Punter’s punt must have brought back the ghosts of Edgbaston ’05 as he watched the carnage unfold.
For the uninitiated, it was the Ashes 2005, the series which many (including myself) consider the greatest test series ever.
The first test match resulted in a resounding win for Australia by 300-something runs.
On the morning of the 2nd test, Glenn McGrath, who took … wickets in the first match, was sent to the hospital after he slipped on a stray ball during practice.
Not realizing that his bowling attach isn’t the same without him, Ponting decided to put England in to bat in conditions which can hardly be described as challenging to the batsmen.
The English openers, Strauss and Marcus Trescothick, replied in kind by getting off to a rollicking start. England ended up with 408 on the first day, which was the 2nd most number of runs made by England in a single day.
It is believed that that was the moment when Australia gave away the momentum built from the first test.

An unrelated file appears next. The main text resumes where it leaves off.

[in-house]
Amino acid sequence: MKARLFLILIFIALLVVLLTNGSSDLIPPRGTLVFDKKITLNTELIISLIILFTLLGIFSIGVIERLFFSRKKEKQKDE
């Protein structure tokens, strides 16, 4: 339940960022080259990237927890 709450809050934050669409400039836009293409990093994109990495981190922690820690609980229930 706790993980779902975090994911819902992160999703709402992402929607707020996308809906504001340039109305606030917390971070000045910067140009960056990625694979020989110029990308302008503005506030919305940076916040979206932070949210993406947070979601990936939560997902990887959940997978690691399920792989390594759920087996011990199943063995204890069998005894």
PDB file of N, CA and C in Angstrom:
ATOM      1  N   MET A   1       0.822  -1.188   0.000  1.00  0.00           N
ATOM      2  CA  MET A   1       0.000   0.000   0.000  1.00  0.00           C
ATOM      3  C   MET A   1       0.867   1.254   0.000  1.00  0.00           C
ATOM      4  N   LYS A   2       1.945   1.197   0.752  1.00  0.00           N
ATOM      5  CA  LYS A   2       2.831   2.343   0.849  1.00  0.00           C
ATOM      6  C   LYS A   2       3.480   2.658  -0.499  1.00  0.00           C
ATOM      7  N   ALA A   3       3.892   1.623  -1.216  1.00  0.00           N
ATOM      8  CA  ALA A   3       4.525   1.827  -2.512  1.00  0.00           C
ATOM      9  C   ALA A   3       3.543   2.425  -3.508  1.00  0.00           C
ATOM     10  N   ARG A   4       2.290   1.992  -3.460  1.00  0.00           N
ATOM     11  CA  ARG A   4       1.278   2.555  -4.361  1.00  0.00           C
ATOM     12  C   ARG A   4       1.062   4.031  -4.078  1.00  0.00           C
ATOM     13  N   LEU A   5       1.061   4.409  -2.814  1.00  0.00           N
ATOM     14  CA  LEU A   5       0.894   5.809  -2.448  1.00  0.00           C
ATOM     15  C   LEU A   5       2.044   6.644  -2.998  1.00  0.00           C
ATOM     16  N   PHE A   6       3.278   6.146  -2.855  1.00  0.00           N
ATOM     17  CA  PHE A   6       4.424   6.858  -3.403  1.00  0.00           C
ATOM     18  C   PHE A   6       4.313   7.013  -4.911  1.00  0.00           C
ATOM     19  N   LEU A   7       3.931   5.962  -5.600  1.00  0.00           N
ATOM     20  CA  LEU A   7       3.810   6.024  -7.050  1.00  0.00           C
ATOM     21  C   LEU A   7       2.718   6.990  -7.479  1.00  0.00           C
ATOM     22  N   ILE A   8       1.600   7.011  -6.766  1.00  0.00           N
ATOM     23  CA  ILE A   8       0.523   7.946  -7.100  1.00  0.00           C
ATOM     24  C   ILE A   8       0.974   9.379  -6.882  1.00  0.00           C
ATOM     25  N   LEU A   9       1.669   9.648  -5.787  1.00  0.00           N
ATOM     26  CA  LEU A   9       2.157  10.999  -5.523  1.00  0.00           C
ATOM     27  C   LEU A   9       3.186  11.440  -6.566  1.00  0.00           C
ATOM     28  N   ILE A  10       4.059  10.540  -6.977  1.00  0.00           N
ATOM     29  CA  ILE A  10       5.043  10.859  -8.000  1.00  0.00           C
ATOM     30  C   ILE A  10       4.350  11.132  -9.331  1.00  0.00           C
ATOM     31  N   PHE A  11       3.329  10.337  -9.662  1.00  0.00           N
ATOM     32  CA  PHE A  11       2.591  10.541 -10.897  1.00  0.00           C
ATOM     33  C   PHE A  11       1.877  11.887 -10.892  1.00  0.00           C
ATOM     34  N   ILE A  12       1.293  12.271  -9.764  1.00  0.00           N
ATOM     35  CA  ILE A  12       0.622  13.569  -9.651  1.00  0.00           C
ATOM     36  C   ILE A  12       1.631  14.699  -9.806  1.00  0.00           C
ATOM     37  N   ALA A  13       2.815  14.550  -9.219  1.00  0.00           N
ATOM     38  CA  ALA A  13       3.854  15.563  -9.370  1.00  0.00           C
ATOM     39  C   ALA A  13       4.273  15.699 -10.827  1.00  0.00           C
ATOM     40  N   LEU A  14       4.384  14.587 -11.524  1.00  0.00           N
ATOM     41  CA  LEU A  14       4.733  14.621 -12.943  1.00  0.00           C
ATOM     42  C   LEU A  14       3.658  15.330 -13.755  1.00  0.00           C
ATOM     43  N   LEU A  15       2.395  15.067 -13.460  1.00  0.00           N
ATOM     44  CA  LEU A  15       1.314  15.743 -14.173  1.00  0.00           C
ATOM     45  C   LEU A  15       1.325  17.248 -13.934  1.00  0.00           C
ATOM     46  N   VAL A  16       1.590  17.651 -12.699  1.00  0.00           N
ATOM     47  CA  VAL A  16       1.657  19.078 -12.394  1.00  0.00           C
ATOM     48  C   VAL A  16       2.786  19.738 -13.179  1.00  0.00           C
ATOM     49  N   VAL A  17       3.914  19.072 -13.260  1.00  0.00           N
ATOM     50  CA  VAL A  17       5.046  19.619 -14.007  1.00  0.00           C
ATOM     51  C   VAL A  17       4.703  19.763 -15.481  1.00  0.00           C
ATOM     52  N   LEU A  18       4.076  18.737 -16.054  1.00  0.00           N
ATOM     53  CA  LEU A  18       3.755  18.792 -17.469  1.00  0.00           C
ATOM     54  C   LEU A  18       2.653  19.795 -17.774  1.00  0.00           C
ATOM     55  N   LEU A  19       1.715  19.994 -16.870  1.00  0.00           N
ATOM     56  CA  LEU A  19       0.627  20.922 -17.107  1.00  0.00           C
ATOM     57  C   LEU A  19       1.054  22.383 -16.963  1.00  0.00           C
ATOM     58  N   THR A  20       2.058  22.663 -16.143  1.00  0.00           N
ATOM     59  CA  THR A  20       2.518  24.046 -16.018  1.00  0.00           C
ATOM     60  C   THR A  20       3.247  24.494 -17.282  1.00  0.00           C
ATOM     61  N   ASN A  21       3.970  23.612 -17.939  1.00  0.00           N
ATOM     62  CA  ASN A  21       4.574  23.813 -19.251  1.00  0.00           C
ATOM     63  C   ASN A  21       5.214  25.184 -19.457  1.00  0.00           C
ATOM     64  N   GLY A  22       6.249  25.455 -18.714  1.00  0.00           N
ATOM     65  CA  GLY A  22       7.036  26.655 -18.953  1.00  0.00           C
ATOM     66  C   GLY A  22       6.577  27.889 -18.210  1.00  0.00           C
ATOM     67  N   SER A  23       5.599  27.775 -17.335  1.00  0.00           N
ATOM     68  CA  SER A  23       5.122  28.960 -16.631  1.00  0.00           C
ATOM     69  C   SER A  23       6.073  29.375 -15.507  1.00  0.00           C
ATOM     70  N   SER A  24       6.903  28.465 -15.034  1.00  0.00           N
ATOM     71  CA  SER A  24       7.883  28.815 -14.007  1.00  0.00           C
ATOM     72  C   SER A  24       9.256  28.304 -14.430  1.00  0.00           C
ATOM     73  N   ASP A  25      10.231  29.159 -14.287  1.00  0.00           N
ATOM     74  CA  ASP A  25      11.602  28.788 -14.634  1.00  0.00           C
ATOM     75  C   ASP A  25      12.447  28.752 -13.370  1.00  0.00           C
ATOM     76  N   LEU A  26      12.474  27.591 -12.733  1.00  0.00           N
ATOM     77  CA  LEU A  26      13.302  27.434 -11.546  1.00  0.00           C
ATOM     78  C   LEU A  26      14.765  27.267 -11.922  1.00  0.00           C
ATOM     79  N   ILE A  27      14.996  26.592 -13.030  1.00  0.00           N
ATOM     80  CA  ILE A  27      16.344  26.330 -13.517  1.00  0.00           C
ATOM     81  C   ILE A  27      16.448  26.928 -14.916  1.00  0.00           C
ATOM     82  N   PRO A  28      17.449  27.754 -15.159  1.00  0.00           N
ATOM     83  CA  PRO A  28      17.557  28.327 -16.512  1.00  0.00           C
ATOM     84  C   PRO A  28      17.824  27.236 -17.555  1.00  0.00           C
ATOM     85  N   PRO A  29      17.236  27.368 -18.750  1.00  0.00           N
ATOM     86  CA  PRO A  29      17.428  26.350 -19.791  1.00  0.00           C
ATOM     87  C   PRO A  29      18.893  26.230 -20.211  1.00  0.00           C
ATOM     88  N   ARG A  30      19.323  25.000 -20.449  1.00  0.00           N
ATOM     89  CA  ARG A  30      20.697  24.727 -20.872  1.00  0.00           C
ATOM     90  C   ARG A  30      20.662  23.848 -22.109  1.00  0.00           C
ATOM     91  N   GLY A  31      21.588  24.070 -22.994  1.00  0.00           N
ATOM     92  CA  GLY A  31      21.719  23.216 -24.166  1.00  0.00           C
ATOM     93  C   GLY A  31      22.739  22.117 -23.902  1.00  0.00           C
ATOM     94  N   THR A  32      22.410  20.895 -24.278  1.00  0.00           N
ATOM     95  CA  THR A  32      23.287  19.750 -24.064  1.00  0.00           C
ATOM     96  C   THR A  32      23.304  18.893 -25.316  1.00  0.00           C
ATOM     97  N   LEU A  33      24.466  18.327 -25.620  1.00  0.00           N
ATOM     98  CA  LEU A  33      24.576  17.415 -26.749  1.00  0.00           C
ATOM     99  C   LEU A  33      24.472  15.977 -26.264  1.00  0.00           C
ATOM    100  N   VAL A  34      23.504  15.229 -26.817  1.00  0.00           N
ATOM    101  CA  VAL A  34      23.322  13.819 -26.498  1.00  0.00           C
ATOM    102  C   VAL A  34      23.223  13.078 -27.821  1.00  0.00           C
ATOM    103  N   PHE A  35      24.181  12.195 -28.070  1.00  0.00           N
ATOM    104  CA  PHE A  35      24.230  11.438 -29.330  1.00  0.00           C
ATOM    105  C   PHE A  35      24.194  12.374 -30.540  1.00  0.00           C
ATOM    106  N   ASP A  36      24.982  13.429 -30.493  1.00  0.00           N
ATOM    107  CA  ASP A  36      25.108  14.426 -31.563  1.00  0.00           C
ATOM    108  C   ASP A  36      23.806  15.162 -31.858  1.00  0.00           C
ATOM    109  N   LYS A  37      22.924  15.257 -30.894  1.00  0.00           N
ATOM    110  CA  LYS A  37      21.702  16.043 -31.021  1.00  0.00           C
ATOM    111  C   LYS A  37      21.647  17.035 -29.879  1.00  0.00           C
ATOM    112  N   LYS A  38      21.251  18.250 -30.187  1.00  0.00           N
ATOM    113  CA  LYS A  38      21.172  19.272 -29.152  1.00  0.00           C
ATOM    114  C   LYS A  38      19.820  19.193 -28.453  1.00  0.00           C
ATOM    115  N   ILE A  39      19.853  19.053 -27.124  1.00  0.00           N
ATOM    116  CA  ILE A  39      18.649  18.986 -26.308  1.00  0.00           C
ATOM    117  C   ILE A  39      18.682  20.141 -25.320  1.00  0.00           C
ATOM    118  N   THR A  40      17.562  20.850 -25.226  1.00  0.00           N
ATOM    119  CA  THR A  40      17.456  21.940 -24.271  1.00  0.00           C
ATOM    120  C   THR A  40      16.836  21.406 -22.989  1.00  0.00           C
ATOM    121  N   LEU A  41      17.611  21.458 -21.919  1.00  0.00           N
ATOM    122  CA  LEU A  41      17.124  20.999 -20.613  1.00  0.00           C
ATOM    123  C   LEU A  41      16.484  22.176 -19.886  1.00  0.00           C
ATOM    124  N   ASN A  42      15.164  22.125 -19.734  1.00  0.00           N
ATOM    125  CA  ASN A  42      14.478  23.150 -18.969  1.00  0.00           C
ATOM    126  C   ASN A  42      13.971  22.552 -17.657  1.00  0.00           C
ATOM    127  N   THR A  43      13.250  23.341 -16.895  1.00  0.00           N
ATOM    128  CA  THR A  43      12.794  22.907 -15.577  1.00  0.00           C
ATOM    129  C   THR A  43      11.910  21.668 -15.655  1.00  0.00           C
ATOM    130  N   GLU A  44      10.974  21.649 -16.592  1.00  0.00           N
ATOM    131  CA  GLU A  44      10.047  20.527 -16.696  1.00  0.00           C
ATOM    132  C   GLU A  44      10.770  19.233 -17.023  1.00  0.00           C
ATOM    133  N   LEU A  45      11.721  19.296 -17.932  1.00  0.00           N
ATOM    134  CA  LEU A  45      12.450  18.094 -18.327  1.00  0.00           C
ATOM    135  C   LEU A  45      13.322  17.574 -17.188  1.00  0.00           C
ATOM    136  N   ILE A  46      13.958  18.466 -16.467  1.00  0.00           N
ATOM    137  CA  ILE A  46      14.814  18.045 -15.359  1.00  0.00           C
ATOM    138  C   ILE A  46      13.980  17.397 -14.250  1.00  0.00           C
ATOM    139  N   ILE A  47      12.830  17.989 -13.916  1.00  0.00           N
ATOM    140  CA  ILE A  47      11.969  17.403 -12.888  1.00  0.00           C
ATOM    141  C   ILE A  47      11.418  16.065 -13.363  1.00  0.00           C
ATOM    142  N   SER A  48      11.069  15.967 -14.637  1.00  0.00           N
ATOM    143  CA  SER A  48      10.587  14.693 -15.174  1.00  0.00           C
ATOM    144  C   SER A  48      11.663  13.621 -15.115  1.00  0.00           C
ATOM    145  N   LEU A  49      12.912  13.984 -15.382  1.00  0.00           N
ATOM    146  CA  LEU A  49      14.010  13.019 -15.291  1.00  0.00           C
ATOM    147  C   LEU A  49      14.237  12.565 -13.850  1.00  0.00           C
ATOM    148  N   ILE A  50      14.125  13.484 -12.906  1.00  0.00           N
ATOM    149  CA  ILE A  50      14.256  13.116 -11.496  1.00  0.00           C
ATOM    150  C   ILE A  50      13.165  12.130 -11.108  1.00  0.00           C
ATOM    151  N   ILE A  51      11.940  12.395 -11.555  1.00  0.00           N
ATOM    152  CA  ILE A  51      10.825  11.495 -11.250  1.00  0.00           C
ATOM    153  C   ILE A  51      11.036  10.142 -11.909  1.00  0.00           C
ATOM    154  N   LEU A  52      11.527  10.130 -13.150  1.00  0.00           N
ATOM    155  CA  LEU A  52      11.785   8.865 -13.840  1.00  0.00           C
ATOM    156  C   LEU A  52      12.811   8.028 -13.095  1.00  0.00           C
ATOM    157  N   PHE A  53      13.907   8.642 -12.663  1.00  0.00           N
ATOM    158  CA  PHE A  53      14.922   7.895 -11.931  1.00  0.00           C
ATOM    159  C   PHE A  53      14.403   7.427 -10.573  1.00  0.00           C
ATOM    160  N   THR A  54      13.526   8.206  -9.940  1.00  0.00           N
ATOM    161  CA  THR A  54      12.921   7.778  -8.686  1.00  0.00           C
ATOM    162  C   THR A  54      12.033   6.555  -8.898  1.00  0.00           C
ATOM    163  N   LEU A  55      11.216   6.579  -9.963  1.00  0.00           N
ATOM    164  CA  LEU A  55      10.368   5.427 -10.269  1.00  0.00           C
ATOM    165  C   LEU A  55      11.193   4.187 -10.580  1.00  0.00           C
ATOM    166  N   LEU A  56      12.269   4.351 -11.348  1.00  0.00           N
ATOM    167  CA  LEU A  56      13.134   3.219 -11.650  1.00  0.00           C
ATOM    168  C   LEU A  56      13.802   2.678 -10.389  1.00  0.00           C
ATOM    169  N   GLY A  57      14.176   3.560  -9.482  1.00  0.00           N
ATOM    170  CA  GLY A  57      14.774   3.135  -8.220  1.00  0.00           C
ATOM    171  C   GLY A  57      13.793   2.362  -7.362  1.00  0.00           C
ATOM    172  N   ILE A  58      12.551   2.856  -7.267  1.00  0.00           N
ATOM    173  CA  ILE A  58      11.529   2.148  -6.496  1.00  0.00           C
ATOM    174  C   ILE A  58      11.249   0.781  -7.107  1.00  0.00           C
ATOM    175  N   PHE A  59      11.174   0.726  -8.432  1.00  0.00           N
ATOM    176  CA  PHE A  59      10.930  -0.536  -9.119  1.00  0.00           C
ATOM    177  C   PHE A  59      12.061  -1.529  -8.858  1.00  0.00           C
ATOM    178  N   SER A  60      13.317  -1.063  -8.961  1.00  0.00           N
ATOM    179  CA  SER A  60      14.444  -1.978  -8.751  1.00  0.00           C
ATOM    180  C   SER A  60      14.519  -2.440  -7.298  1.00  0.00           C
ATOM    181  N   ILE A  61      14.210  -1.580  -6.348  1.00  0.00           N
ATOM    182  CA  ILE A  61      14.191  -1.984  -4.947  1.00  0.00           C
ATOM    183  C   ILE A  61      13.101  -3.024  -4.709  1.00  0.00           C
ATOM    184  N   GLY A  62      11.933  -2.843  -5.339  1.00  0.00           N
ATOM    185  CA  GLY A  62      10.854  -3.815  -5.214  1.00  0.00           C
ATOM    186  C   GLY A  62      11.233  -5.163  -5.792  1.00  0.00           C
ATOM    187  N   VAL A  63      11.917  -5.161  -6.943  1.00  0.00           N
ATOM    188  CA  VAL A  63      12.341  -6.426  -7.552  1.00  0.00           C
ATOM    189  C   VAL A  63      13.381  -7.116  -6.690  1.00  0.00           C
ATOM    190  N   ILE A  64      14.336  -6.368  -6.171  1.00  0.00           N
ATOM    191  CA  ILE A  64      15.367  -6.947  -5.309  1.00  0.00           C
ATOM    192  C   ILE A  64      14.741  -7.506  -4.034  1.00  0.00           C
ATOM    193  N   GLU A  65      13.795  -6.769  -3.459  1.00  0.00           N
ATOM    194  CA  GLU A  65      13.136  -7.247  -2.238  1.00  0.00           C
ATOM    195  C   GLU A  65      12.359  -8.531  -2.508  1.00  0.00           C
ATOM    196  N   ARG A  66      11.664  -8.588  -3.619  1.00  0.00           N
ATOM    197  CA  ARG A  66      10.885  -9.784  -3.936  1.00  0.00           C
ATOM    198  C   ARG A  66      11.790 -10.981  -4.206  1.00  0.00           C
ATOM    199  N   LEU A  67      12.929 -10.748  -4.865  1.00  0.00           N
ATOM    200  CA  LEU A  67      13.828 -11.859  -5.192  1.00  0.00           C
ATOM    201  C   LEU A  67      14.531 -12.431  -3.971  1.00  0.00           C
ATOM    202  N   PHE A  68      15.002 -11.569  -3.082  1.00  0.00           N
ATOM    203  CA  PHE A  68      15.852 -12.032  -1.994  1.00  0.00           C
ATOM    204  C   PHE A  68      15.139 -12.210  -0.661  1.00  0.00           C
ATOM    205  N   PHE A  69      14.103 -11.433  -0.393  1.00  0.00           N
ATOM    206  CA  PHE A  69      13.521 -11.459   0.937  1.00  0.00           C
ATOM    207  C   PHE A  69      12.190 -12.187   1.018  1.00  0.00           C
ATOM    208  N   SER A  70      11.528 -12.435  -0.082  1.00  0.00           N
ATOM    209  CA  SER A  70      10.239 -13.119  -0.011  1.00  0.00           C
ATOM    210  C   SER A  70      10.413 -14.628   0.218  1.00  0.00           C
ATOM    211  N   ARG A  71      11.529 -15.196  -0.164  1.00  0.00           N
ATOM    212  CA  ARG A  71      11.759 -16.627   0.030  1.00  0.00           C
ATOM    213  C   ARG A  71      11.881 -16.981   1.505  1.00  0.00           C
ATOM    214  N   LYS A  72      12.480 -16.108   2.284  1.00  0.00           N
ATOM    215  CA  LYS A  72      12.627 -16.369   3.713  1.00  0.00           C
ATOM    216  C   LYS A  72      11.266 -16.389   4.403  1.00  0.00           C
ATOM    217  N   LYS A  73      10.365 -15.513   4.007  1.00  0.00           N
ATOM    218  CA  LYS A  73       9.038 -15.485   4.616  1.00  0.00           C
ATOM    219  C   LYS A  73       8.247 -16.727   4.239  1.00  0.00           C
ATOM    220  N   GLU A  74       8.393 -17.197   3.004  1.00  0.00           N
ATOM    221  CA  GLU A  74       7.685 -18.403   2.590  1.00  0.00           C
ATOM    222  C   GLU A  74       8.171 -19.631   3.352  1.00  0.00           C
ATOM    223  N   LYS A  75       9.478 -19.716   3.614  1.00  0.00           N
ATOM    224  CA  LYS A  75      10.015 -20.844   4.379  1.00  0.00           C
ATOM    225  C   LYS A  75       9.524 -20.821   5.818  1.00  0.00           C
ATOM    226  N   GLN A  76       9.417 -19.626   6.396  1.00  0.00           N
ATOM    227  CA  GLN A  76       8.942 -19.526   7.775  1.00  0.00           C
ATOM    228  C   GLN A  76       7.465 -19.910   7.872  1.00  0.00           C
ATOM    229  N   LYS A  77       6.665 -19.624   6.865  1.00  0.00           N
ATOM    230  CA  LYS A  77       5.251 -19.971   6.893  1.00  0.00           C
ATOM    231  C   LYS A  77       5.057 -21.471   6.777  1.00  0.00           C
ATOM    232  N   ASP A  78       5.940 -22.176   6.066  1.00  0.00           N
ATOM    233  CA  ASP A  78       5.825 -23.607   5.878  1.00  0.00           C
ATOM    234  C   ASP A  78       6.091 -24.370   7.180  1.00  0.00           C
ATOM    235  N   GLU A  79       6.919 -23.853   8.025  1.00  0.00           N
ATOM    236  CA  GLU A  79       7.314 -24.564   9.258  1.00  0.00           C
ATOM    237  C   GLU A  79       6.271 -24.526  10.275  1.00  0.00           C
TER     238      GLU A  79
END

Coming to Sydney ’10, Ponting must’ve been absolutely stupid to have opted to bat. Not having watched the toss, I was under the impression (for some reason) that MoYo won the toss and elected to bowl, which is pretty much a no-brainer, considering the fact that the pitch was lush green and might have a bit of dampness in addition to the possible moisture in the air.
Knowing that Asif could well exploit it, it came as a shock to me that it was Ponting who decided to bat first. It was a clear over-estimation of the capabilities of his batsmen (esp. Phil Hughes, the most overrated batsman in Australia).
This could also be exactly the point where he gifts the momentum to Pakistan.
Granted, Pakistan’s batsmen are liable to collapse any moment, but even if they do so for about 300 or so, they still have a hefty lead of 180. Considering that the bowling has been reinforced with the addition of Gul and Kaneria, I can’t imagine how Australia could possibly win this match.